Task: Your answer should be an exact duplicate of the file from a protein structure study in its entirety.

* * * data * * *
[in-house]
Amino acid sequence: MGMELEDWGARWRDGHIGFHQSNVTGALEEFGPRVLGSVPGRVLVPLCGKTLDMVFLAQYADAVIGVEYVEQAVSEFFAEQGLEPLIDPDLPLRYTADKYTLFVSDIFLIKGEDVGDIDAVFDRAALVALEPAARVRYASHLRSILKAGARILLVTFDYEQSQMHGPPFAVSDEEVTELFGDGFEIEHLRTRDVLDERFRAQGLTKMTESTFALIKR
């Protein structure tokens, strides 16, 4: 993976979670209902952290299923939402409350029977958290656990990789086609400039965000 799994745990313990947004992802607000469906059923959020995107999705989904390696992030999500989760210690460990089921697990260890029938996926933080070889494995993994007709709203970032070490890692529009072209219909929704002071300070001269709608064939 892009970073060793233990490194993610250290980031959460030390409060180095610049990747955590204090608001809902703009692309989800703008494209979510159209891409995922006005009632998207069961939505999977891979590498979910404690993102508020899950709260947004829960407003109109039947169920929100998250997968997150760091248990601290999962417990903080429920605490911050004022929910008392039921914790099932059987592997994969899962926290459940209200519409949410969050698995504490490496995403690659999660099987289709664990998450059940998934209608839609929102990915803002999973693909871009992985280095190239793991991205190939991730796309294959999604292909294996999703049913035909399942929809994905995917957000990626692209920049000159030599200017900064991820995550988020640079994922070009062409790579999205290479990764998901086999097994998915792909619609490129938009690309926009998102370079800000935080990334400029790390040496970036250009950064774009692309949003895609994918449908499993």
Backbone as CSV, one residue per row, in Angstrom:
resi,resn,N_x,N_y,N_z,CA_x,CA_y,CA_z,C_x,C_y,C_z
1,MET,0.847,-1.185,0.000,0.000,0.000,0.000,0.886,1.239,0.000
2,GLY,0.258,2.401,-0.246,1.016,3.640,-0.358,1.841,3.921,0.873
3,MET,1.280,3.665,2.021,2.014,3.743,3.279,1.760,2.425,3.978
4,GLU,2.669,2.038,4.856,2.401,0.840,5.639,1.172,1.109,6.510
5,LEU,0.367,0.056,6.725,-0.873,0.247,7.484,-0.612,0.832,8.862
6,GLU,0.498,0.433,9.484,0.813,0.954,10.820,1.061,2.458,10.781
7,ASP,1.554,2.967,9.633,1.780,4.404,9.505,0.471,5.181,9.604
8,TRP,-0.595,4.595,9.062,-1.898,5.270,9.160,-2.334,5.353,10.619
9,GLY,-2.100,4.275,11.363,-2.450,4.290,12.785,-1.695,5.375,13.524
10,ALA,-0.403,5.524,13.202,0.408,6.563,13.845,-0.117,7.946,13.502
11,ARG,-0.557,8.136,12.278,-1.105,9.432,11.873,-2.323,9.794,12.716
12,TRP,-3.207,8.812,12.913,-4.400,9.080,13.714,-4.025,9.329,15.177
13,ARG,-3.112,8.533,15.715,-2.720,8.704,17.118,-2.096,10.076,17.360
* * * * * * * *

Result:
[in-house]
Amino acid sequence: MGMELEDWGARWRDGHIGFHQSNVTGALEEFGPRVLGSVPGRVLVPLCGKTLDMVFLAQYADAVIGVEYVEQAVSEFFAEQGLEPLIDPDLPLRYTADKYTLFVSDIFLIKGEDVGDIDAVFDRAALVALEPAARVRYASHLRSILKAGARILLVTFDYEQSQMHGPPFAVSDEEVTELFGDGFEIEHLRTRDVLDERFRAQGLTKMTESTFALIKR
């Protein structure tokens, strides 16, 4: 993976979670209902952290299923939402409350029977958290656990990789086609400039965000 799994745990313990947004992802607000469906059923959020995107999705989904390696992030999500989760210690460990089921697990260890029938996926933080070889494995993994007709709203970032070490890692529009072209219909929704002071300070001269709608064939 892009970073060793233990490194993610250290980031959460030390409060180095610049990747955590204090608001809902703009692309989800703008494209979510159209891409995922006005009632998207069961939505999977891979590498979910404690993102508020899950709260947004829960407003109109039947169920929100998250997968997150760091248990601290999962417990903080429920605490911050004022929910008392039921914790099932059987592997994969899962926290459940209200519409949410969050698995504490490496995403690659999660099987289709664990998450059940998934209608839609929102990915803002999973693909871009992985280095190239793991991205190939991730796309294959999604292909294996999703049913035909399942929809994905995917957000990626692209920049000159030599200017900064991820995550988020640079994922070009062409790579999205290479990764998901086999097994998915792909619609490129938009690309926009998102370079800000935080990334400029790390040496970036250009950064774009692309949003895609994918449908499993």
Backbone as CSV, one residue per row, in Angstrom:
resi,resn,N_x,N_y,N_z,CA_x,CA_y,CA_z,C_x,C_y,C_z
1,MET,0.847,-1.185,0.000,0.000,0.000,0.000,0.886,1.239,0.000
2,GLY,0.258,2.401,-0.246,1.016,3.640,-0.358,1.841,3.921,0.873
3,MET,1.280,3.665,2.021,2.014,3.743,3.279,1.760,2.425,3.978
4,GLU,2.669,2.038,4.856,2.401,0.840,5.639,1.172,1.109,6.510
5,LEU,0.367,0.056,6.725,-0.873,0.247,7.484,-0.612,0.832,8.862
6,GLU,0.498,0.433,9.484,0.813,0.954,10.820,1.061,2.458,10.781
7,ASP,1.554,2.967,9.633,1.780,4.404,9.505,0.471,5.181,9.604
8,TRP,-0.595,4.595,9.062,-1.898,5.270,9.160,-2.334,5.353,10.619
9,GLY,-2.100,4.275,11.363,-2.450,4.290,12.785,-1.695,5.375,13.524
10,ALA,-0.403,5.524,13.202,0.408,6.563,13.845,-0.117,7.946,13.502
11,ARG,-0.557,8.136,12.278,-1.105,9.432,11.873,-2.323,9.794,12.716
12,TRP,-3.207,8.812,12.913,-4.400,9.080,13.714,-4.025,9.329,15.177
13,ARG,-3.112,8.533,15.715,-2.720,8.704,17.118,-2.096,10.076,17.360